Advanced technology is also being deployed in a variety of innovative ways, with expected impact on future R&D trajectories.

For example, industries that are directly involved in epidemic prevention, including medical care, logistics, robots and security sectors, will likely see a sustained surge in demand for 5G and AI after the epidemic, driving related technologies and industries such as cloud computing, to usher in a new era, Xiang said.

Chinese researchers have developed a comprehensive system in contactless body temperature screening and identification recognition, targeting to facilitate the prevention and control works of the novel coronavirus pneumonia (COVID-19), according to its developer. Huanggang, a coronavirus-hit city in Hubei Province, has launched a telemedicine 5G-based platform capable of facilitating remote consultations, remote imaging, ultrasound and electrocardiogram diagnoses for 14 designated hospitals fighting COVID-19.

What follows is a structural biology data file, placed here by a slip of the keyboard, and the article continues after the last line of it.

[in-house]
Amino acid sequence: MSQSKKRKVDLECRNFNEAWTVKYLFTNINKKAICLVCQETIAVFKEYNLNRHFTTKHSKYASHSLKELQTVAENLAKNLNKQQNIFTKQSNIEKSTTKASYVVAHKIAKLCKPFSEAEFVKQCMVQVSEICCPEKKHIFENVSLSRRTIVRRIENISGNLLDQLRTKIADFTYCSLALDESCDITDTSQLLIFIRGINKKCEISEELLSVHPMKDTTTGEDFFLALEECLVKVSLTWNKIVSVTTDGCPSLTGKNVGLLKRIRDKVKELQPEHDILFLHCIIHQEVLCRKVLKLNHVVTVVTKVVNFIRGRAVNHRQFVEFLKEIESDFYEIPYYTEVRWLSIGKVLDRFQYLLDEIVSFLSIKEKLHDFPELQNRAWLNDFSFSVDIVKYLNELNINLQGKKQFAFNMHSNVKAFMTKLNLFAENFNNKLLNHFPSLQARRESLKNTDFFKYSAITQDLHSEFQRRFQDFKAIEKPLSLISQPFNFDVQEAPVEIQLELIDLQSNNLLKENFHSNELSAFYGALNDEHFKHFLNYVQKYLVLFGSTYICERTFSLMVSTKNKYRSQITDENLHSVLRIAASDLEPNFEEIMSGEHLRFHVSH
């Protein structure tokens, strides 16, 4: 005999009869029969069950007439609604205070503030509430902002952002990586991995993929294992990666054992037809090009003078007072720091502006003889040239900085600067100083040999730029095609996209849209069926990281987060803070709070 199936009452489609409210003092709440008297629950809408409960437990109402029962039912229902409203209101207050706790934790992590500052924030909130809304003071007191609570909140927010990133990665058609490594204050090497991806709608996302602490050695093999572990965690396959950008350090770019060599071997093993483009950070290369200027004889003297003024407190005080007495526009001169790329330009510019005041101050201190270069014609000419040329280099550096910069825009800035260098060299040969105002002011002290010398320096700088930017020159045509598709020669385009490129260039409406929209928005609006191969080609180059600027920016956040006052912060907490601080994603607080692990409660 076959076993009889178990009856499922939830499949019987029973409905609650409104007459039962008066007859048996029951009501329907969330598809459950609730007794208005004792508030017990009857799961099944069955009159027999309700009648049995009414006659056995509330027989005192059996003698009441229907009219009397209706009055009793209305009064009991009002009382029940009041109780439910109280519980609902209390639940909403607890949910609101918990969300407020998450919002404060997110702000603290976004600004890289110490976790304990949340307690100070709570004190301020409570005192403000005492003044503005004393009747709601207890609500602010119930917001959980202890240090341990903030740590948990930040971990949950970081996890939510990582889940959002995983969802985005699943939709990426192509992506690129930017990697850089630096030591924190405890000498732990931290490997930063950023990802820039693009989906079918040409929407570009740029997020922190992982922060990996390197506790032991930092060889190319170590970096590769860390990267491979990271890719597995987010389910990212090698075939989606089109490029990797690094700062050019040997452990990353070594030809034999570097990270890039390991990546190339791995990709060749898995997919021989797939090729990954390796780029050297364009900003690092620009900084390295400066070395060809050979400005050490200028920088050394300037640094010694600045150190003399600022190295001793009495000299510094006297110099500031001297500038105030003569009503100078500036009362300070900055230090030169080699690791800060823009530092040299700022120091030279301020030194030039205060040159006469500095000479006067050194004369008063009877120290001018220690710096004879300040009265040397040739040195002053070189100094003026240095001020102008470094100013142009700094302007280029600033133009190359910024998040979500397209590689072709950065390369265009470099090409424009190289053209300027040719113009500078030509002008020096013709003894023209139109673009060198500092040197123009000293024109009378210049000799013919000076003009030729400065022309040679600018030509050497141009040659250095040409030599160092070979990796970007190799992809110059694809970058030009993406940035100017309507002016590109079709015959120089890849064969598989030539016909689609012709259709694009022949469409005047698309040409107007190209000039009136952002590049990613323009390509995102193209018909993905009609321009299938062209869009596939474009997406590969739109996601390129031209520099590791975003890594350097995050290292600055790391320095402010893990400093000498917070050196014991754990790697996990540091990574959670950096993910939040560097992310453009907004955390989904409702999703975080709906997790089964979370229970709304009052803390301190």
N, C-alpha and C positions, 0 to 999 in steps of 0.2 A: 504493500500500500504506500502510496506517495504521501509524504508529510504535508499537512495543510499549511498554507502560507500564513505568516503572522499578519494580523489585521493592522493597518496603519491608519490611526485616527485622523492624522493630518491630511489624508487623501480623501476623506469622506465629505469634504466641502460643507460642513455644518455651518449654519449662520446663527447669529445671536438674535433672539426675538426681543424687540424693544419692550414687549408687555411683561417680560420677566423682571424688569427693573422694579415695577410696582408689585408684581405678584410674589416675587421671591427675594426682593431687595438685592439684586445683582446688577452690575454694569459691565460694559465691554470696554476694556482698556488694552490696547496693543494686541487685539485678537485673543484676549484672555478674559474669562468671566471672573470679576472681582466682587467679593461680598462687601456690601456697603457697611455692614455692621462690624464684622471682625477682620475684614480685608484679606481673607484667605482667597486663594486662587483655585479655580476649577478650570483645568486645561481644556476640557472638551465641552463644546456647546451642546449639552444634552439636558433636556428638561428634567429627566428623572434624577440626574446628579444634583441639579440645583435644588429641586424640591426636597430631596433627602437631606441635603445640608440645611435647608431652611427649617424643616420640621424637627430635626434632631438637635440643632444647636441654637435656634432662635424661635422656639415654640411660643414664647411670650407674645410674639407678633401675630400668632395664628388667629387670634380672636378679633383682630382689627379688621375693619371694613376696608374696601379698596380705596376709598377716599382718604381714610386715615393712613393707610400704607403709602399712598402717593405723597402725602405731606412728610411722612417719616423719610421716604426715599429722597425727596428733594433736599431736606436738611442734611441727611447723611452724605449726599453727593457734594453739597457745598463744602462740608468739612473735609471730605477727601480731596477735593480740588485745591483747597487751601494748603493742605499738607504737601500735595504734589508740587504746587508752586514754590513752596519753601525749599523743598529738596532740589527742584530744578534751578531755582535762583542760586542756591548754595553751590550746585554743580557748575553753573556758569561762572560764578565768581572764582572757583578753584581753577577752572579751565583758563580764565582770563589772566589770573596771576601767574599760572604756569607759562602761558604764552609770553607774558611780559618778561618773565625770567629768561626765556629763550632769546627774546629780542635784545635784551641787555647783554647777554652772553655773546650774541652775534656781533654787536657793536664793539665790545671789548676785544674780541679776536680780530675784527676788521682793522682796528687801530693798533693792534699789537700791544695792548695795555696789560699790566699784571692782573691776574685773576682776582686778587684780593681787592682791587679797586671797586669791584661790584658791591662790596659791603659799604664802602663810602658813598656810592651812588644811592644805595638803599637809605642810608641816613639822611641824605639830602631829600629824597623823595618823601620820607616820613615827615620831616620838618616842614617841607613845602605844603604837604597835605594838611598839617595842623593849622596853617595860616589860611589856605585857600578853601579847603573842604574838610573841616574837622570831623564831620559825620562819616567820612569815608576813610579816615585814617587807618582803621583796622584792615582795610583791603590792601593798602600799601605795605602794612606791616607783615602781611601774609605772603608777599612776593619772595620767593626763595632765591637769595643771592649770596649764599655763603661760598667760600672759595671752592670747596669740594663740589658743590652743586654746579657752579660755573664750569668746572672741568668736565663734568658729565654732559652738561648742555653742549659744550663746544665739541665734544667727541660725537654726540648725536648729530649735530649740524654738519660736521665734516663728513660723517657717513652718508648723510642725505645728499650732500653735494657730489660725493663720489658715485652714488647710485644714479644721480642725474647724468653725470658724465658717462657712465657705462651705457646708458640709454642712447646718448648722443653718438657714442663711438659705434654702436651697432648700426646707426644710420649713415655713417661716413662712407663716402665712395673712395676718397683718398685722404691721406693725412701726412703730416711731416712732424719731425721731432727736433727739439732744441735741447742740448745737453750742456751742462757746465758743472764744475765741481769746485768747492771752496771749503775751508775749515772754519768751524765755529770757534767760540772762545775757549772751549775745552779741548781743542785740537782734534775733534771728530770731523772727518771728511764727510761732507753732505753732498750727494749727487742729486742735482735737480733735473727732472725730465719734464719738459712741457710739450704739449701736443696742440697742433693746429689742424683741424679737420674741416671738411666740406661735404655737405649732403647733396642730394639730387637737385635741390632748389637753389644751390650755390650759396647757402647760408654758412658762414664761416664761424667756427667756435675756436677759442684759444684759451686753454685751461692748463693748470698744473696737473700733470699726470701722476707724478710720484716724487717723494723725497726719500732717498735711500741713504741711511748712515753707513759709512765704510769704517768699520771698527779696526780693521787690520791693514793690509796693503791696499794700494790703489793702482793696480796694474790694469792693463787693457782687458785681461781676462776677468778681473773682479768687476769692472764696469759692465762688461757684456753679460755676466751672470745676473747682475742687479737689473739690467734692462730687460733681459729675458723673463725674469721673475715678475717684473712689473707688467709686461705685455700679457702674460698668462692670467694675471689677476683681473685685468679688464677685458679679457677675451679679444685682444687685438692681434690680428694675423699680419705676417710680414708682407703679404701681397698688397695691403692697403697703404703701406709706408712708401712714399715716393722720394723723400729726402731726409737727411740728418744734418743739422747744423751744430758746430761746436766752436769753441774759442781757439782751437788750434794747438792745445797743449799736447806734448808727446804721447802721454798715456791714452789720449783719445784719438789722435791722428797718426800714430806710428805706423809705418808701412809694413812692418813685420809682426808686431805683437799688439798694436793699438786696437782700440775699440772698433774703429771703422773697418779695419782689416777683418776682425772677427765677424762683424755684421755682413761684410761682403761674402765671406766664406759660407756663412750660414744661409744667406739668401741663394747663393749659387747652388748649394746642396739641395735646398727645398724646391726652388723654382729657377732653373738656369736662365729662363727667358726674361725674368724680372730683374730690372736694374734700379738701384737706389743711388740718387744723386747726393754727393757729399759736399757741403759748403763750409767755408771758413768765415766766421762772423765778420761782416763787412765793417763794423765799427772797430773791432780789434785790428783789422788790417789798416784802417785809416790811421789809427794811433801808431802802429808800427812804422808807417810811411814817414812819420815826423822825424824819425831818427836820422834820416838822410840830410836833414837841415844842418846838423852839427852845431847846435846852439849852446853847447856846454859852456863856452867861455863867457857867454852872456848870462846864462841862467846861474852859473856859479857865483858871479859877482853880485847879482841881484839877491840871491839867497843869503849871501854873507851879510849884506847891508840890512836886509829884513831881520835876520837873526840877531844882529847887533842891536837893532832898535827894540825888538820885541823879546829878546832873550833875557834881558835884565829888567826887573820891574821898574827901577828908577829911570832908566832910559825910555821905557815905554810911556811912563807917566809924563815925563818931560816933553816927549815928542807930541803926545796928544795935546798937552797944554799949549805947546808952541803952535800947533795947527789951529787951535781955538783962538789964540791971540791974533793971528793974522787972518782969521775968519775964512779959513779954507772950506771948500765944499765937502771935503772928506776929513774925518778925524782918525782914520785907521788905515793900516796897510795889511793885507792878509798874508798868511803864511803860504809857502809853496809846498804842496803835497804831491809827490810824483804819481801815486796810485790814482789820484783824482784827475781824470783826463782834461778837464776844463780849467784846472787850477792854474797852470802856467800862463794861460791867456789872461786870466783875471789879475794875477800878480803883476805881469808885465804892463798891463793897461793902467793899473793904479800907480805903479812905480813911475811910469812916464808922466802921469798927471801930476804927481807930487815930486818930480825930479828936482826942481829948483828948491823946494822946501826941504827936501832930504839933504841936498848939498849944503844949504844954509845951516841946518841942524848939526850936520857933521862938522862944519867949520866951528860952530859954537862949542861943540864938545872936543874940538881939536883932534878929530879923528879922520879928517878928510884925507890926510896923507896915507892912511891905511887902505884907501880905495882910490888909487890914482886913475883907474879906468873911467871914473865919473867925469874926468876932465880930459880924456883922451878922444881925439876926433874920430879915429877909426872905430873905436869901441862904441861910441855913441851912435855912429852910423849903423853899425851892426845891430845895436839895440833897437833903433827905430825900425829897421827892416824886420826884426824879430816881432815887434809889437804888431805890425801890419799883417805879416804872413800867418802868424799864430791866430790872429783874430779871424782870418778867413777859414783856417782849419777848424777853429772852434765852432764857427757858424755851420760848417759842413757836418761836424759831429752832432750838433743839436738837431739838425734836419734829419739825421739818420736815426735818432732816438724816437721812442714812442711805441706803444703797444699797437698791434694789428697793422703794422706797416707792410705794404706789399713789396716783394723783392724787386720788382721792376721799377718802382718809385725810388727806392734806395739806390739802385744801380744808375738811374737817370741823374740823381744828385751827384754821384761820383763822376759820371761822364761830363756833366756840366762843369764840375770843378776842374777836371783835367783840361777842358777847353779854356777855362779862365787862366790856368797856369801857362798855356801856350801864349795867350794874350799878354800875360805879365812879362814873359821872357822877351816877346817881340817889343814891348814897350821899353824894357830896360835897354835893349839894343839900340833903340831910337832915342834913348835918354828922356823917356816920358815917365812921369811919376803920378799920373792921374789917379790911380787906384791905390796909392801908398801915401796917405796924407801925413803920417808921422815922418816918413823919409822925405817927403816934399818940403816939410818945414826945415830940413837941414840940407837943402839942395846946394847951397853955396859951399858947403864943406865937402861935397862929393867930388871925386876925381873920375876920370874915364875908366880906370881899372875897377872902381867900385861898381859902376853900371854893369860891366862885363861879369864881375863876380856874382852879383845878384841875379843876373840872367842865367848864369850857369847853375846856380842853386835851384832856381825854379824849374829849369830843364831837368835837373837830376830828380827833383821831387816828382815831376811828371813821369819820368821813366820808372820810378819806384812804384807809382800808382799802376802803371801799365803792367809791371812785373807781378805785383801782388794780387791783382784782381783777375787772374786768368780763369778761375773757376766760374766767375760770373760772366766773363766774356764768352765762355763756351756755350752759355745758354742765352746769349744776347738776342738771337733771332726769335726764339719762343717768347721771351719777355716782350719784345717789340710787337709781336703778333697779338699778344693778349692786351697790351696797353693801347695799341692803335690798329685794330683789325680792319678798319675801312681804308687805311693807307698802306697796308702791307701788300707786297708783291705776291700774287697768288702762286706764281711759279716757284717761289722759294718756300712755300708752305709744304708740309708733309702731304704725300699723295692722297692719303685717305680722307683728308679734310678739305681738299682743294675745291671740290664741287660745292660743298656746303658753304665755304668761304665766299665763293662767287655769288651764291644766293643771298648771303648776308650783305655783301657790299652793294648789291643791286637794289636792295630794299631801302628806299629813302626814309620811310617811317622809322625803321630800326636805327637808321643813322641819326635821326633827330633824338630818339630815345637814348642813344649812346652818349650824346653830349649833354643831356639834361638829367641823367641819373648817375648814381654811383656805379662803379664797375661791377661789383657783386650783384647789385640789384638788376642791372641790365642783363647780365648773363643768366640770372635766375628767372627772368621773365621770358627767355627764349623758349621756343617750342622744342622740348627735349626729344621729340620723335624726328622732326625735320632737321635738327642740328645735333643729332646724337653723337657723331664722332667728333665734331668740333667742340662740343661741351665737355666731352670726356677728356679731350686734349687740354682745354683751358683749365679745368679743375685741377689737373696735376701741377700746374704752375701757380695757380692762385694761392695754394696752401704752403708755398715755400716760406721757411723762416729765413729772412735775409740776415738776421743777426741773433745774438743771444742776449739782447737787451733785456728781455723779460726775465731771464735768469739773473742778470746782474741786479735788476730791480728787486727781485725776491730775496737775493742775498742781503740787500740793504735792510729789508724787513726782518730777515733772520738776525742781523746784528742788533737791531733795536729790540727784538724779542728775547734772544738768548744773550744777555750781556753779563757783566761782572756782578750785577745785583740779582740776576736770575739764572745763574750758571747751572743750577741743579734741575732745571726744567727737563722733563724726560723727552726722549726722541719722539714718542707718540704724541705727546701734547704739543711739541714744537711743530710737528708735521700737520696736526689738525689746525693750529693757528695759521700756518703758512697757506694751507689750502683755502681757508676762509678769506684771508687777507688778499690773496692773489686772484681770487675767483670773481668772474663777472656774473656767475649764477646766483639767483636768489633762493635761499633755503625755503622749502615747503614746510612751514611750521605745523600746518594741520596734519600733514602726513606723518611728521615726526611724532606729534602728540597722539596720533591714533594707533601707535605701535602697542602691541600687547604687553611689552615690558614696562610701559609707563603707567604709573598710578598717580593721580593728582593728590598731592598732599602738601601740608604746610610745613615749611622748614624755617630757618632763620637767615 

The Chi­nese cen­tral bank called for do­mes­tic pay­ments or­gan­i­sa­tions to adopt a range of mea­sures to re­duce the risk of in­fec­tion dur­ing ef­forts to con­tain the dis­ease. In particular, these include curbing the use of facial recognition technology for payment, given the need for facemasks.

A ‘contactless’ economy is said to be emerging. Hotels, travel, hospitality and food service, just about any business with a high degree of face to face contact is facing the need to transform and innovate. Tiny restaurants contemplate overnight business model disruption,

“I’m training my employees online and also learning new business models such as take-out food and non-contact orders. I think these measures will help me resist the damage of the epidemic in the future,” Zhang said.